Ex-coach paints new mascot design

By Kara Hansen
Warrenton, Oregon (AP) 9-07

Visiting teams’ questions about the mural of the Warrenton High School mascot used to make former basketball coach Tim Peitsch squirm.

Peitsch says he never quite understood the image on the gymnasium wall: a headdressed man with a hooked nose and bloodshot eyes, wearing athletic pants and moccasins, carrying a tomahawk and arrows but no bow, and trying to dribble a deflated basketball.

The 41-year-old depiction of the Warrenton Warriors’ mascot was one of the first things visitors saw when they entered the gym.

But under Peitsch’s hand, a new, culturally sensitive representation of American Indians is taking shape in the Warrenton gym, even as the state considers a ban on Native American mascots, team names and logos – risking a potential uproar over an issue historically left up to individual schools and school districts.

At least 16 Oregon schools sport native mascots and nicknames, which the state might prohibit. The schools will soon receive invitations to an Oct. 22 “stakeholders meeting” to discuss possible policy changes at the Department of Education, officials announced Monday.

But Peitsch isn’t worried about the looming prohibition.

With the new mural, he said, “The issue isn’t so much the Warriors and the way they’re portrayed; you have an image and an idea that the tribe fully supports. That’s good for everybody.”

Principal Rod Heyen agreed.

“Over time, there were things that just weren’t right and things that were flat-out wrong” with the old image, he said. “The caricature we had up there was demeaning. It was wrong whether we had to change our mascot or not.

“I look at this as a mural that’s a tribute to the Native Americans in this area. I don’t see it as a mascot issue.”

The new mural spans 12.5 feet by 17.5 feet, featuring a canoe rowed by men representing the Clatsop-Nehalem Confederated Tribes. Their muscles flex as they slice paddles through a churning Columbia River. Saddle Mountain towers in the background.

All symbols and imagery have official approval from the Clatsop-Nehalem tribes, said tribal council chairwoman Diane Collier of Warrenton. She said the group gave Peitsch a letter of endorsement to protect the mural as the mascot controversy plays out at the state level.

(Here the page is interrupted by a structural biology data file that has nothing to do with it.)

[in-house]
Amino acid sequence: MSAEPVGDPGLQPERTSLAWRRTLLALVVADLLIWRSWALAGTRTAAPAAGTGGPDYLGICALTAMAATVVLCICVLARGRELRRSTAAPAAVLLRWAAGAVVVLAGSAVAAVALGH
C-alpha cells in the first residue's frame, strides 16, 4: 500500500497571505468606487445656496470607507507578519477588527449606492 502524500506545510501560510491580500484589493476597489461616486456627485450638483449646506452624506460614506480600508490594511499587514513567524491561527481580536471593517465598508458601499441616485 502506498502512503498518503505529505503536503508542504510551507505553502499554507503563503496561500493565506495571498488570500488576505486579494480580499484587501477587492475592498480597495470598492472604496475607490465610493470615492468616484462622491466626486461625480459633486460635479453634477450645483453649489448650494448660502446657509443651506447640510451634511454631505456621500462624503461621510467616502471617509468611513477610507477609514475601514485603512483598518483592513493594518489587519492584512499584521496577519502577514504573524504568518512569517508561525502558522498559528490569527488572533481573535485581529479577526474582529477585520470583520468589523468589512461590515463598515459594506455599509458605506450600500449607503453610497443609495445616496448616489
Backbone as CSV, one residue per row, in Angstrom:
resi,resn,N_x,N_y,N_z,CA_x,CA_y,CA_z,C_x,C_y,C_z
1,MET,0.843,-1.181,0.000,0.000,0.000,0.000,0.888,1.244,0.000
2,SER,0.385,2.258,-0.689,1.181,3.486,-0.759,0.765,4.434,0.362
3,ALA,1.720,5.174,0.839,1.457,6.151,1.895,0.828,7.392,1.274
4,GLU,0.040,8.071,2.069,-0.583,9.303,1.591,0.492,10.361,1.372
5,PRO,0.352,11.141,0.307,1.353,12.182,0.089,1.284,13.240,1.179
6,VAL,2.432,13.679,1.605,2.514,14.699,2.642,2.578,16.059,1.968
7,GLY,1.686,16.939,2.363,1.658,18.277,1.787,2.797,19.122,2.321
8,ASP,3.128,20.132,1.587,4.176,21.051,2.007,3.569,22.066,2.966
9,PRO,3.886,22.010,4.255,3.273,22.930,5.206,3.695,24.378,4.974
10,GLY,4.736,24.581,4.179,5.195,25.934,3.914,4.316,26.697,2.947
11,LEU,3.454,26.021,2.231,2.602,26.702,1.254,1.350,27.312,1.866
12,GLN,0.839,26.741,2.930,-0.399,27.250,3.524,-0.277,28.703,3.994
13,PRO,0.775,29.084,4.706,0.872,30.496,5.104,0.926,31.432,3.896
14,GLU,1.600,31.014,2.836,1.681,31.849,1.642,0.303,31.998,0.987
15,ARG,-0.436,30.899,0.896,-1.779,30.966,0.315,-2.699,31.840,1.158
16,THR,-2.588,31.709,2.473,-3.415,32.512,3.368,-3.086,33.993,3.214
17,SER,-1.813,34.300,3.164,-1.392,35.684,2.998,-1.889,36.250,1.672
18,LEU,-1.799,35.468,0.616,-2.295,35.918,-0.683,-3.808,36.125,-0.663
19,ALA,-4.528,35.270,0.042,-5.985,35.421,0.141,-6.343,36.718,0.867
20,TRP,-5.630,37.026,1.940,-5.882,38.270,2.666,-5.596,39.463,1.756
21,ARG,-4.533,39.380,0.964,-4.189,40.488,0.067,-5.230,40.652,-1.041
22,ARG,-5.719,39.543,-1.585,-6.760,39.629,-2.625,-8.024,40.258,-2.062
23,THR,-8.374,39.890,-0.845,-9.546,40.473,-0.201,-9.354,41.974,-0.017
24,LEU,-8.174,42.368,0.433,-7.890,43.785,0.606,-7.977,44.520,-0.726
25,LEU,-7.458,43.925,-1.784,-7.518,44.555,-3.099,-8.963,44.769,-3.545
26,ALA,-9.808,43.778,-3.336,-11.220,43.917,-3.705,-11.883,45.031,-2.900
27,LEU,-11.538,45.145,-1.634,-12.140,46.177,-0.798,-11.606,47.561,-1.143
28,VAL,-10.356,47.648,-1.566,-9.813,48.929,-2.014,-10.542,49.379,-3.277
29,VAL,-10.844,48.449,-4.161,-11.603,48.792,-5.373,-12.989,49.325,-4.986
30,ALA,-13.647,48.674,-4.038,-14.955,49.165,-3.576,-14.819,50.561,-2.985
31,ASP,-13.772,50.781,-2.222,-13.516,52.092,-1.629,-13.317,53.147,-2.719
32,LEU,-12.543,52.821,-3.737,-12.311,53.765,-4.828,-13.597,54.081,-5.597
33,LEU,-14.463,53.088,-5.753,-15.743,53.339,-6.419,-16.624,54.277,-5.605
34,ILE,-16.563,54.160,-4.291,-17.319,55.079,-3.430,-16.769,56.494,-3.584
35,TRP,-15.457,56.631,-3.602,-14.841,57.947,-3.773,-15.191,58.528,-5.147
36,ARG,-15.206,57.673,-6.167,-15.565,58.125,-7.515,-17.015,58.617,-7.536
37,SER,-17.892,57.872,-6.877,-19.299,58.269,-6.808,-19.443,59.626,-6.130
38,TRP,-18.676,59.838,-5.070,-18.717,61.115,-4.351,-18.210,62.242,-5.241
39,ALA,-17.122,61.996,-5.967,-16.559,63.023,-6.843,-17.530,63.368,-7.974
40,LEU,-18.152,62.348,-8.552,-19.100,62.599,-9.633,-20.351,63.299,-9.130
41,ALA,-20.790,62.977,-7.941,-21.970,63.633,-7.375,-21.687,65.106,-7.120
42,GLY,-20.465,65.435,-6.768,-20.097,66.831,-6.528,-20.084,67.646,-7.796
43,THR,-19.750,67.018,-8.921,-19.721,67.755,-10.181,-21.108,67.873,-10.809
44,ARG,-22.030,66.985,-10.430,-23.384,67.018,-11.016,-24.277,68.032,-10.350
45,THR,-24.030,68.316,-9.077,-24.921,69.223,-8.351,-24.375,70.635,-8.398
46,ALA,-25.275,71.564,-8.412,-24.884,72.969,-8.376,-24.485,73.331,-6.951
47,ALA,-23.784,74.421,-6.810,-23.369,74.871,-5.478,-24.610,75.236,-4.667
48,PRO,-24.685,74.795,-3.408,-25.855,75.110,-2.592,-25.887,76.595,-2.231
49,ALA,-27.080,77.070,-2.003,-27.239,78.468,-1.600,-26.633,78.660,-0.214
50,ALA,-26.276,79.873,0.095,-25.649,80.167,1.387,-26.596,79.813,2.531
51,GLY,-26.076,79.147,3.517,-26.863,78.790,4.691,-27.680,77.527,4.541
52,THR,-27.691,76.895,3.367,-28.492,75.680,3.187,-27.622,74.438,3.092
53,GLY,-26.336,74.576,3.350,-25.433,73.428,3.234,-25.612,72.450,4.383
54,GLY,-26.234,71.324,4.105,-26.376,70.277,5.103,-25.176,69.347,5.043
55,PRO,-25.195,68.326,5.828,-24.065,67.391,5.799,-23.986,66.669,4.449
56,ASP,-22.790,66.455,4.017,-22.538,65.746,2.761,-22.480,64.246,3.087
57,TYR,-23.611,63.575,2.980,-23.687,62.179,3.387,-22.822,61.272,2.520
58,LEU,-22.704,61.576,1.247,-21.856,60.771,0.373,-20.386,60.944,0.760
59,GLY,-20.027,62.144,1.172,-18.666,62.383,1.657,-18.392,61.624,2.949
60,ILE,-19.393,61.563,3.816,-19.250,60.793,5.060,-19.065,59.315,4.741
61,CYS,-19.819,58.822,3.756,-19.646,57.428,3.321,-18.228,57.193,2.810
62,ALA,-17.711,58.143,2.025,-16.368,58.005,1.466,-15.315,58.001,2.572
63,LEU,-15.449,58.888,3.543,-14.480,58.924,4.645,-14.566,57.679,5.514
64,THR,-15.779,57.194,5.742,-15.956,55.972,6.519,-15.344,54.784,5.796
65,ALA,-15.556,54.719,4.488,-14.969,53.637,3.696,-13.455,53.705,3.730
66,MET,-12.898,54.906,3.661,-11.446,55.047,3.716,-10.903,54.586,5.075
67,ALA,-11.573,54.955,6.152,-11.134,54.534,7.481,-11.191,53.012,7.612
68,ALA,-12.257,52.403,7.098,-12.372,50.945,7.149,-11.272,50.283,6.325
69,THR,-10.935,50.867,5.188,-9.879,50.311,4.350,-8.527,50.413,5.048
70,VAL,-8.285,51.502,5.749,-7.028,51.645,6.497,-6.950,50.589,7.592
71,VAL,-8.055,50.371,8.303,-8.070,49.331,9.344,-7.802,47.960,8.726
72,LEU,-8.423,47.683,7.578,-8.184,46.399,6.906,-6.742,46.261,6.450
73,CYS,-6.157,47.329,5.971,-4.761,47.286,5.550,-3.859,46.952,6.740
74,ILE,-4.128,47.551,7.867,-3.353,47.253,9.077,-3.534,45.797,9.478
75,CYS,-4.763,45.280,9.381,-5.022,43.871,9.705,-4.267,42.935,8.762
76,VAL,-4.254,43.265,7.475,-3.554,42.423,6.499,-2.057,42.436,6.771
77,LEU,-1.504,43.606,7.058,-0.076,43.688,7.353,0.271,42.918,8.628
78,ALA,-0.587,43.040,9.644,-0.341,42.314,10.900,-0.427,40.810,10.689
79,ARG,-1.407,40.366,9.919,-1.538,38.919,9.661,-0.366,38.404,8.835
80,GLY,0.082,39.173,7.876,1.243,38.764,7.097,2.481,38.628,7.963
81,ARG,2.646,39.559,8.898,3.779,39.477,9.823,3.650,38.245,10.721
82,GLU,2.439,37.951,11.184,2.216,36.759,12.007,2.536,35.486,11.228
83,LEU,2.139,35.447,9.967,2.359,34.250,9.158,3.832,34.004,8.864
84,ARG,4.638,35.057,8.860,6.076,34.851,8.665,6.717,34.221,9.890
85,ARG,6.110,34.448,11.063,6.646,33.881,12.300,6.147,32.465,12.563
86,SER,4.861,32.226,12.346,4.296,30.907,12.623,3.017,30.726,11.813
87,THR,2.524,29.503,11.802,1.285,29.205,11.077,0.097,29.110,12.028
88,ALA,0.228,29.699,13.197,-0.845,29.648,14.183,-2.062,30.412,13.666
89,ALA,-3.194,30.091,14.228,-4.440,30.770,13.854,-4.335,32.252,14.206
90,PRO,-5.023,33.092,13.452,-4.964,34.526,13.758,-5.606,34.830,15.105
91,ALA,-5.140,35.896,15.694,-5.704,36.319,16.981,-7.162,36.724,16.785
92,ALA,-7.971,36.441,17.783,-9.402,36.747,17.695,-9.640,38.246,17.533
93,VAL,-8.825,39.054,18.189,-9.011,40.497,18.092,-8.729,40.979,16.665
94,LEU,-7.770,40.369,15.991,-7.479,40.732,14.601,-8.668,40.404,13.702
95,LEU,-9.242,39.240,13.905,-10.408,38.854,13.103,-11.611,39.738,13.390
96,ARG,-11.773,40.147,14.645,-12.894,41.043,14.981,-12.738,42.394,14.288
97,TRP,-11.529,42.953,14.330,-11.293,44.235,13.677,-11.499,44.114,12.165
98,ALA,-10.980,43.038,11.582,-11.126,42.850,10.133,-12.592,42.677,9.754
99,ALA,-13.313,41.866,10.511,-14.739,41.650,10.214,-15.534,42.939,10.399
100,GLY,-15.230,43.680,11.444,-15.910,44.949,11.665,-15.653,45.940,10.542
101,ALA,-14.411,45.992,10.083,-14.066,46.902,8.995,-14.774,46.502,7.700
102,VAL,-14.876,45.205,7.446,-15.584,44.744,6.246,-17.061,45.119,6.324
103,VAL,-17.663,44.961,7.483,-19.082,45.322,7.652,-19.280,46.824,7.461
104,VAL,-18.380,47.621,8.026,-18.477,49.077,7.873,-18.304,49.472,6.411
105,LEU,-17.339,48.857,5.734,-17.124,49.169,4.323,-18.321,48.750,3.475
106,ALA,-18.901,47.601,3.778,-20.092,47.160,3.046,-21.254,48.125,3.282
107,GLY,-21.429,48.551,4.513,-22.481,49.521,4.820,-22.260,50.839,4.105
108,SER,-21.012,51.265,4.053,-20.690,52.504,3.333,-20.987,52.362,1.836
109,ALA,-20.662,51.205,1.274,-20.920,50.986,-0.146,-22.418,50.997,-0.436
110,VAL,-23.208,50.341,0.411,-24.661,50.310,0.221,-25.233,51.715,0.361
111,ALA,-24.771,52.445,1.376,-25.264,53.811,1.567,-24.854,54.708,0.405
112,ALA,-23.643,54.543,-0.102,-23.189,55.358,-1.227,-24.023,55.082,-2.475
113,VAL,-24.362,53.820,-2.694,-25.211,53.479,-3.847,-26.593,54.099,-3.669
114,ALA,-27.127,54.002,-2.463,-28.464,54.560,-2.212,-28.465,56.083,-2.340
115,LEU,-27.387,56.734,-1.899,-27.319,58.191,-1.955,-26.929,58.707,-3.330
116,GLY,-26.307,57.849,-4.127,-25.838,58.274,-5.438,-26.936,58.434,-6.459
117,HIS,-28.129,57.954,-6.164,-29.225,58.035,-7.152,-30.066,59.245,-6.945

“He’s investigated this thoroughly,” Collier said. “Everything is authentic. I really appreciate that.”

The project dates back before the state mascot discussion, which gained traction following a 2006 presentation to the Board of Education by Che Butler, a Confederated Tribes of the Siletz member who asked officials to take a stand. He said despite some schools’ intentions to honor American Indians, the meaning of native mascots can take an ominous turn in the hands of opposing teams. Other advocates of a ban have argued native mascots are dehumanizing.

Peitsch started sketching ideas two or three years ago but stepped up his efforts over the summer, organizing meetings with the Clatsop-Nehalem Confederated Tribes for input on his design.

On september 15th, his research surfaced as he cited descriptions of Clatsop natives from the journals of explorers Lewis and Clark, who encountered them here 200 years ago.

“Lewis and Clark’s accounts of them portrayed them as friendly; the Clatsop weren’t necessarily an aggressive tribe,” said Peitsch.

And while they won’t be menacing or combative, he said, the men will appear strong in his mural. “They’re rowing really aggressively. You still have a visual representation of strength, with strong men out doing something aggressive, but without it being something violent.”

In 2005, the American Psychology Association called for the “immediate retirement of all American Indian mascots, symbols, images and personalities by schools, colleges, universities, athletic teams and organizations,” based on “a growing body of social science literature that shows the harmful effects of racial stereotyping and inaccurate racial portrayals” on American Indian youth.

Specifically, the imagery can create an unwelcome and hostile learning environment that affirms racial stereotypes, and it can undermine the education of whole communities, especially those lacking much contact with indigenous people, the APA said.

While the cartoon in the gym has been replaced, other depictions of the Warrenton Warrior persist, on benches outside, in paintings on inner walls, on school signs and in the 8-foot-tall purple statue out front, a giant metal mascot made from 1,000 smaller metal warriors, each holding a tomahawk and sporting a feather on his head.

But the feathered headdress, in particular, wasn’t characteristic of local tribes, who were more likely to wear a cedar-woven hat to signal nobility, said Peitsch.

That’s one of the problems with many native mascots, he said: They overgeneralize and enforce stereotypes, typically those associated with Plains Indian tribes. “It’s not even necessarily a bad job, they just show the wrong thing.”

So far, he has logged up to eight hours a day painting for the past month. The school provided some of the materials, but donations are still needed to finish the project.

“We’re hoping the community will step up in some way, to maybe get Tim some money and help pay for materials,” said Heyen.

He added that he contacted at least one of the creators of the old mural, a gift from the graduating Class of 1966, and saw no problems with replacing it.

“I look at this more as a work of art, showcasing the heritage of our community,” Heyen said. “I look at this as a real tribute to the essence of what our mascot is, the Warrior name.”

On the Net:

The Clatsop-Nehalem Confederated Tribes: